Theodore Roosevelt Collection E-Newsletter
- Collection Website
- HOLLIS Classic (Harvard OnLine Library Information System)
- HOLLIS Aquabrowser
- OASIS (Online Archival Search Information System)
- VIA (Visual Information Access)
- DCSL (Dictionary Catalogue and Shelflist)
- DCSL--Supplement (OASIS finding aid for works cataloged since 1970)
Wallace Finley Dailey, Curator
Address: Houghton Library/Harvard University/Cambridge MA 02138
The Theodore Roosevelt Collection, housed in Harvard's Houghton and Widener libraries, is a major resource for study of the life and times of the 26th president of the United States. The collection originated as a research library opened in New York City by the Roosevelt Memorial Association in 1923. It was presented by that organization (known since 1953 as the Theodore Roosevelt Association), to Harvard University, Roosevelt's alma mater, in 1943. The collection includes manuscripts, archival resources, printed works, pictures, and ephemera relating to both his personal and professional life.
PRINTED WORKS:The original collection catalog, primarily for books and other printed works but also including records for certain archival files (which together make up what became known as the Roosevelt class), came to Harvard on cards with the collection itself in 1943. Included are listings for printed ephemera (clippings, pamphlets, periodical extracts, etc.) not cataloged directly in HOLLIS (although currently indexed in HOLLIS Aquabrowser), amounting to about fifty percent of Roosevelt class holdings. The cards were published in facsimile in 1970 as the DICTIONARY CATALOGUE AND SHELFLIST, and the resulting volumes are now visible online, as reported in the last newsletter. Since then, as promised, the Table of Contents has been reworked so as to provide index terms (or class numbers, for the shelflist) that allow the user to arrive within two or three pages of the desired catalog entry or entries.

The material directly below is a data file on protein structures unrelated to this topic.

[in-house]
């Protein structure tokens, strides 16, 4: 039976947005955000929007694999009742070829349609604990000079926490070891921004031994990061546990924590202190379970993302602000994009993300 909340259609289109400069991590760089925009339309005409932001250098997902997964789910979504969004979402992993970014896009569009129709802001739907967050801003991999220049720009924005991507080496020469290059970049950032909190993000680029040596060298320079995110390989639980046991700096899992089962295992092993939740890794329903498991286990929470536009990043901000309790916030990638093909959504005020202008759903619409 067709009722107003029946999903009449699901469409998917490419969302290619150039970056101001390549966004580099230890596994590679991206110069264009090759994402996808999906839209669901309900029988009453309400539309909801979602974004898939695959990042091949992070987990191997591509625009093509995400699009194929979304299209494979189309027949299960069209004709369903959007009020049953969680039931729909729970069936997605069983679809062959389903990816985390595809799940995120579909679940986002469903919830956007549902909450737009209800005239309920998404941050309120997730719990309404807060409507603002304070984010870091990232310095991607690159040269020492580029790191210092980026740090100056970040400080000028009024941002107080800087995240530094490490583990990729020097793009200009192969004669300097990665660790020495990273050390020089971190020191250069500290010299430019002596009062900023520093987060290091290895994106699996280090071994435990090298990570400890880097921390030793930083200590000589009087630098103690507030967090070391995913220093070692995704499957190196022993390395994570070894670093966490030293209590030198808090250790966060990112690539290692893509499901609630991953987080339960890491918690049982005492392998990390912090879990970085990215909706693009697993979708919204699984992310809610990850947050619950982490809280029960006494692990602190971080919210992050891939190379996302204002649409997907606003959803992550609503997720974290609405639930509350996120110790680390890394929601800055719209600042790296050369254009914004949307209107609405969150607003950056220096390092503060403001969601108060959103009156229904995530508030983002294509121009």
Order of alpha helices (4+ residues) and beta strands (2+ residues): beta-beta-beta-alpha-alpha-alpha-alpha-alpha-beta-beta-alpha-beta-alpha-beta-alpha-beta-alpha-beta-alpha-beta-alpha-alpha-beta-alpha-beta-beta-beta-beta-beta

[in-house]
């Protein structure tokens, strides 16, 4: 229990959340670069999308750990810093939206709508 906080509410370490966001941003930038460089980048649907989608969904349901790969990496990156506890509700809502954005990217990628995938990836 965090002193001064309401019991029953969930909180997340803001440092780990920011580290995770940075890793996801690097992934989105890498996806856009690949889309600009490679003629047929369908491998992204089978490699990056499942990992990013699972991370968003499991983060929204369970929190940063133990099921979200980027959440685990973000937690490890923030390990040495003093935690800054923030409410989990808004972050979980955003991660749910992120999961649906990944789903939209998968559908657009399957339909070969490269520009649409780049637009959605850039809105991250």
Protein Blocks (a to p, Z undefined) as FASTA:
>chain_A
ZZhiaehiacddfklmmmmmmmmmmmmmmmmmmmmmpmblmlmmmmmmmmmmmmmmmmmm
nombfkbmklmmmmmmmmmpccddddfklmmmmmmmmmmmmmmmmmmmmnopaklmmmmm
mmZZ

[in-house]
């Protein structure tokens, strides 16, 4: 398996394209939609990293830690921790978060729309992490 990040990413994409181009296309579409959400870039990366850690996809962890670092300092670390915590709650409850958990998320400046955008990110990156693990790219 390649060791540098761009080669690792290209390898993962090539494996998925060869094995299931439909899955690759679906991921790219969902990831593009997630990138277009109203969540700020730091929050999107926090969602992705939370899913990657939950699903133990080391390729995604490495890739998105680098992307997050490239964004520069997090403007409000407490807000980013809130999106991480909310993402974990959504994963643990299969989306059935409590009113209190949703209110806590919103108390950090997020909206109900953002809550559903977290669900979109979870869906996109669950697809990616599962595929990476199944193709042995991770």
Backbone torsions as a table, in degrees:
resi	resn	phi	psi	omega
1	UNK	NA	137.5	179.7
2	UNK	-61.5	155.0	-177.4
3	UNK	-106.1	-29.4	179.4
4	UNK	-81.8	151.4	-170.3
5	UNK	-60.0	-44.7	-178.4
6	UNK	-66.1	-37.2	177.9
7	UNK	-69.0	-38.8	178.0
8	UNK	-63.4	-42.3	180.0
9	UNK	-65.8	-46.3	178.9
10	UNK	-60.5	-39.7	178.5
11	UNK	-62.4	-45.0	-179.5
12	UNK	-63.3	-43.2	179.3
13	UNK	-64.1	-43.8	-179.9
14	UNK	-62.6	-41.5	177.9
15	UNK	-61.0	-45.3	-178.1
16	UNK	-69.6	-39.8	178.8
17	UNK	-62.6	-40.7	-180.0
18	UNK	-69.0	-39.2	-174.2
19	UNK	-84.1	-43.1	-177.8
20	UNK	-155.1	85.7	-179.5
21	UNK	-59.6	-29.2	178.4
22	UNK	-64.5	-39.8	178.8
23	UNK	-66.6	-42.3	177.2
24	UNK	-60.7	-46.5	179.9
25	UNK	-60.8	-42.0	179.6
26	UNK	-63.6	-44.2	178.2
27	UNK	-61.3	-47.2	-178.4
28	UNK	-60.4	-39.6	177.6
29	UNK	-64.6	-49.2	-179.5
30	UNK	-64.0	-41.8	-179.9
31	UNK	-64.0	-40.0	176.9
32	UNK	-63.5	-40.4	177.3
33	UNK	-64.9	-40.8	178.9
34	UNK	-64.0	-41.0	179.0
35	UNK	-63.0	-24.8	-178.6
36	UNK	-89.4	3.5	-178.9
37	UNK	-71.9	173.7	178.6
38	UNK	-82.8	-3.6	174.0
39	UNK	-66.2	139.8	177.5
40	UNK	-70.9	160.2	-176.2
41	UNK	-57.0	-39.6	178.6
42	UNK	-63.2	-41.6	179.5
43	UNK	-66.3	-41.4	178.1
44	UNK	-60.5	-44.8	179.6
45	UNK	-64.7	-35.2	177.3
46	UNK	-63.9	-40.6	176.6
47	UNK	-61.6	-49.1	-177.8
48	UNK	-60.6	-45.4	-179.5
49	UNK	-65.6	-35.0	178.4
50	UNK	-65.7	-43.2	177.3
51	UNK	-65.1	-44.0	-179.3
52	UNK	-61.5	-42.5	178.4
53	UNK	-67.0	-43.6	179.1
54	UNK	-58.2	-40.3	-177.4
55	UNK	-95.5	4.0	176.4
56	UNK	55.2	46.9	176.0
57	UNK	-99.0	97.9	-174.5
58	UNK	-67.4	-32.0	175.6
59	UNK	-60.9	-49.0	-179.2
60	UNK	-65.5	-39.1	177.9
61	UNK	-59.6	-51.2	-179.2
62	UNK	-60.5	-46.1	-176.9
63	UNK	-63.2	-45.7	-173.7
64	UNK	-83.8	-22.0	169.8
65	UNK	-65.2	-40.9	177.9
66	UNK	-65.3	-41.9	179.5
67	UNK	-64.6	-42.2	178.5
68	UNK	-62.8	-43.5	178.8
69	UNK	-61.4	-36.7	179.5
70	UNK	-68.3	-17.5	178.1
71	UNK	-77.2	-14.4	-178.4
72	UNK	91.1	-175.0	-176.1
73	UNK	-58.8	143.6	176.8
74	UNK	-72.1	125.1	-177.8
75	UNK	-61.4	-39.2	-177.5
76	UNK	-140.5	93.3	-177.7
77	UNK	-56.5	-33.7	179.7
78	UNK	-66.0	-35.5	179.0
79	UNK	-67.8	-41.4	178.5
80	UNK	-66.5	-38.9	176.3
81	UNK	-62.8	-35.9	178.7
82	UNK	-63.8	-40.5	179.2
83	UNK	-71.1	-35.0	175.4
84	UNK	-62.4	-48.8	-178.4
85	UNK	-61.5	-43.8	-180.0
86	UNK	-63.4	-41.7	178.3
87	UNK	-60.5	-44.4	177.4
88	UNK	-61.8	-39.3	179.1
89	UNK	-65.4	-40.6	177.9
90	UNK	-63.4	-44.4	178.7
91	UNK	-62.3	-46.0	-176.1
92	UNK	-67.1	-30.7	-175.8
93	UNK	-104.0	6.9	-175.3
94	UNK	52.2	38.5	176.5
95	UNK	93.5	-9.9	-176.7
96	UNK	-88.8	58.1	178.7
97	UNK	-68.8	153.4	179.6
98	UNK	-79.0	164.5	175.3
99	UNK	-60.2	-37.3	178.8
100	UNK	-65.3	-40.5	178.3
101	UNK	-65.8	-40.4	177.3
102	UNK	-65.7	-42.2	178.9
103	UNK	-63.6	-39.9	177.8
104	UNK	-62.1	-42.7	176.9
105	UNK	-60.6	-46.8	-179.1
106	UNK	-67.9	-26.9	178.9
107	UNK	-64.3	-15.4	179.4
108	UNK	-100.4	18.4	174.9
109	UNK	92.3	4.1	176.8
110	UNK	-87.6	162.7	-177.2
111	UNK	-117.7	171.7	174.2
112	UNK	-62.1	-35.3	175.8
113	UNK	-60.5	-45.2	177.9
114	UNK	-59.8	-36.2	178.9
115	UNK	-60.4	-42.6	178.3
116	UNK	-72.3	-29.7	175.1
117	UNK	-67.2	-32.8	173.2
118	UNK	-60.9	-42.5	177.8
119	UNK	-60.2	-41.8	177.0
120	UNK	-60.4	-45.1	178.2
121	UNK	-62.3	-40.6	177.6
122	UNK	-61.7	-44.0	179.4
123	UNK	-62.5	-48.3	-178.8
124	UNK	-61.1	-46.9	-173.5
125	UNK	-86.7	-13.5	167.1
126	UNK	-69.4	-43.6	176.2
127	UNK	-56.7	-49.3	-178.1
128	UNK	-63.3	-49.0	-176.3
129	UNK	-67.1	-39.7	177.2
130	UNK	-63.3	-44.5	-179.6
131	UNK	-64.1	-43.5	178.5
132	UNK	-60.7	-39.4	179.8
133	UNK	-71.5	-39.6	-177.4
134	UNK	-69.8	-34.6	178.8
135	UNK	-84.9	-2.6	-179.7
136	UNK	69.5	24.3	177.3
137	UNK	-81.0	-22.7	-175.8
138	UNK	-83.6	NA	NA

The online supplement to the DCSL for works cataloged or recataloged since 1970 is an OASIS finding aid (Theodore Roosevelt Collection: books, pamphlets, periodicals) in shelflist order. Since the last newsletter it has been enlarged by 100 items for a total of 1800, records AAA1701-1800 consisting chiefly of listings of relatively recent monographs.
PHOTOGRAPHS: The ongoing project to scan the collection's photographs in VIA has yielded three more groups, cataloged by Houghton Library's Susan Wyssen, and consisting of 340 images for a total of 3700:
Sloan Simpson photographs of Theodore Roosevelt on a western trip, 1905
Alexander Lambert photographs of Theodore Roosevelt on a western trip, 1905
Theodore Roosevelt Collection photographs: presidency--second term, 1906-1909
MANUSCRIPTS: Last year Harvard concluded an agreement with Dickinson (N.D.) State University, under which Dickinson would sponsor the creation at Harvard of digital images of selections from the collection. These are to be displayed on Dickinson's website as part of its Theodore Roosevelt Center virtual library, and on the Harvard website through the appropriate listings in HOLLIS, OASIS, and VIA. The first phase of the project has been completed as scheduled, with the digitization of all Theodore Roosevelt autograph mss. in the collection as listed in OASIS. Twenty-seven OASIS finding aids include listings for 2600 items linked to 14,000 color digital images of diaries, nature notebooks, letters, and speech, article, and book drafts. (For access limit by repository: Theodore Roosevelt Collection, limit to finding aids with digital content, set display option for 50, and select digital content as each finding aid is displayed.) There will follow additional digital images for Roosevelt mss. found in other Houghton Library collections.
Alison Harris, Roosevelt Project Cataloger/Metadata Specialist, sees the materials safely to and from the Imaging Services lab, does quality control, and supplies the metadata and linkage that make possible the display of the scanned manuscripts. She has contributed her own observations on her work as found on the Houghton Library blog.